Just as the buds begin to break, absorbing the clean, refreshing air and showing off their vibrant colors, you take a moment to visualize the green season ahead.
But a slight buzzing sound whirring by suddenly reminds you about all the creepy crawlies that are waking from their winter slumbers, milling about your landscape and trying to enjoy springtime, too.
Springtime pests have nearly received their cue to emerge from the cold, wet earth and begin the growing season's feeding frenzy on your trees and shrubs. Not all pests, however, are apparent by the naked eye. You may have to examine your plants more closely to discover the culprits that have been quietly eating away at their leafy prey.
In recent spring and winter seasons, the Pacific Northwest has escaped the drought that has afflicted the western region of the U.S. for years. Although its summers have suffered some drought, the Pacific Northwest has a much larger issue to address: An increase of borers in trees, the most significant problem among forested areas in the region.
Trees standing among the Rocky Mountains, from New Mexico to British Columbia, and the mountain ranges from California to British Columbia, have suffered the most borer damage in recent years. If you combined the U.S. and Canadian trees borers have killed in those regions, the area would be about the size of Washington State.
"This has been devastating for native pine forests due to the massive outbreak of mountain pine beetle and other coniferous beetles," explains Davey Institute Technical Advisor Leonard Burkhart. "Lodgepole pine and ponderosa pine trees have been killed by the thousands in the U.S. and Canada."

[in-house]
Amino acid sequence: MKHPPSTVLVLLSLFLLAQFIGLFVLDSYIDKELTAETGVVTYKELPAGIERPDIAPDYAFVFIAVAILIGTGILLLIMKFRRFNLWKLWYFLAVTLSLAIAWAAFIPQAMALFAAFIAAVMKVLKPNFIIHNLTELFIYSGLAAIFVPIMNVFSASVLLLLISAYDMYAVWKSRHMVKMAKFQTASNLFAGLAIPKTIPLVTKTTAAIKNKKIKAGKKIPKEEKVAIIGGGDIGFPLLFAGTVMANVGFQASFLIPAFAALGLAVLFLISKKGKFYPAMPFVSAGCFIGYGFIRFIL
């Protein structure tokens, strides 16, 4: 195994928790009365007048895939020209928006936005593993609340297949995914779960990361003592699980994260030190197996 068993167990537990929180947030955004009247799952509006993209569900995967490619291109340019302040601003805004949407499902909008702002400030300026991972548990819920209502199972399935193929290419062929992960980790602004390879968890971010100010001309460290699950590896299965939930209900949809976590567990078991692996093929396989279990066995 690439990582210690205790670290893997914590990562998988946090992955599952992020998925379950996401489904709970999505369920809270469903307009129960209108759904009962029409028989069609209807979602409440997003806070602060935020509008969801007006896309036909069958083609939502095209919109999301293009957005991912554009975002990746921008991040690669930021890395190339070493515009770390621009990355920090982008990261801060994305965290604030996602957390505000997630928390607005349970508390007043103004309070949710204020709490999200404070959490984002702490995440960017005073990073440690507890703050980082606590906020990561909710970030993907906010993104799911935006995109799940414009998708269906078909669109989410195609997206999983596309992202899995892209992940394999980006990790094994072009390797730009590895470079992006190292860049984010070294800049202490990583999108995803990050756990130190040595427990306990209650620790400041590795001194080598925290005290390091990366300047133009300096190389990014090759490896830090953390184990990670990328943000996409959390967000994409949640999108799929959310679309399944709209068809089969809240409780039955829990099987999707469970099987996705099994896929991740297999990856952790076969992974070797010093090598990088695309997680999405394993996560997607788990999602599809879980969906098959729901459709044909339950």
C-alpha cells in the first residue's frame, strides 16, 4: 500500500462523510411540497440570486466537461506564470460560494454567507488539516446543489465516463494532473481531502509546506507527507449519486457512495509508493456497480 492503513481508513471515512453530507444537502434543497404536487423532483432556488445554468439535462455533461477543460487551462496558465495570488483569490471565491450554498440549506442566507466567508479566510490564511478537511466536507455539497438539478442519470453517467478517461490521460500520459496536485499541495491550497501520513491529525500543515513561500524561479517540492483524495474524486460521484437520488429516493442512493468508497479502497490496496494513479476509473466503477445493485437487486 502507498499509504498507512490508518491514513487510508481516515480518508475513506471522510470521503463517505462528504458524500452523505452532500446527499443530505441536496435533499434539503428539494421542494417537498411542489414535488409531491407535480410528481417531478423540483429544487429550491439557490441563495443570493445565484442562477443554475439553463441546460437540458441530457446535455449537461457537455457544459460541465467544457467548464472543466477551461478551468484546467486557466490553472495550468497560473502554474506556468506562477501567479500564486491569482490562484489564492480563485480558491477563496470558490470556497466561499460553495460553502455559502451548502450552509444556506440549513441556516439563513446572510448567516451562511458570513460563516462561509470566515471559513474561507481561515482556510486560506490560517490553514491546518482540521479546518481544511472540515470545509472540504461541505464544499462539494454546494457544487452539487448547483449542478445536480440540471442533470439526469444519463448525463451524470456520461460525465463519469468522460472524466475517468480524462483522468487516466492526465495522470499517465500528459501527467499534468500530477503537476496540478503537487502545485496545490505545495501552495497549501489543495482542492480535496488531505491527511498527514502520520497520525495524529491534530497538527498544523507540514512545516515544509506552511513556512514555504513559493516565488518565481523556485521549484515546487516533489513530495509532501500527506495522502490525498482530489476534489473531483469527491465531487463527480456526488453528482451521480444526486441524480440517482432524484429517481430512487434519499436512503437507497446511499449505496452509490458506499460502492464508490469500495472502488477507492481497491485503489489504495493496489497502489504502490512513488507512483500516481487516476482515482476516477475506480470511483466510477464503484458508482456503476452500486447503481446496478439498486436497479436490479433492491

Mountain pine beetles, for example, target stressed trees during the early stages of an outbreak. They tunnel through deep crevices within tree trunks, leaving bark dust, larvae, pupae and galleries behind. Months after successful attacks, yellowish to reddish foliage appears throughout the affected trees' canopies.
When borers weaken or kill trees, the forest fuel load increases and contributes to the risk of forest fires during drought. "If severe, fire danger levels can disrupt work in areas abutting the forest," Burkhart explains. "This has impacted utility line clearance and occasionally residential and commercial arboricultural work."
Many beetles have coevolved with fungal organisms; for example, the mountain pine beetle is associated with the blue stain fungus, which travels from tree to tree during the beetles' feeding process. Unfortunately, the fungus has migrated from native areas to the urban forest in some areas, killing several conifers along the way, such as Deodar cedar and Scot's pine. "The beetle problem in the forest is mimicked at a lower level in the urban area," Burkhart explains.
On the other hand, some east coast residents have received some recent relief from another deadly pest: the Asian longhorned beetle (ALB).
This month, the New Jersey state Agriculture Secretary announced the complete eradication of ALB from the state. The Union and Middlesex Counties had successfully wiped out the last of the ALB population to threat New Jersey's trees.
ALB made its first New Jersey appearance in 2002, but according to the U.S. Department of Agriculture's Animal and Plant Health Inspection Service, the pest was first discovered in the U.S. six years prior in Brooklyn, N.Y.
Davey has been involved with ALB control in several locations within the past few years. In 2011, Davey conducted visual surveys for the USDA to determine whether ALB had been eradicated from New York County, N.Y. Davey Resource Group has performed preventive treatments on potential ALB host tree species as well.
The return of pests to your landscape this season should remind you to keep a close eye on the health of your trees. Regardless of species, size and location, healthy trees are ultimately more likely to prevent pest threats from wreaking havoc on your property.
Photo: Kenneth R. Law, USDA APHIS PPQ, Bugwood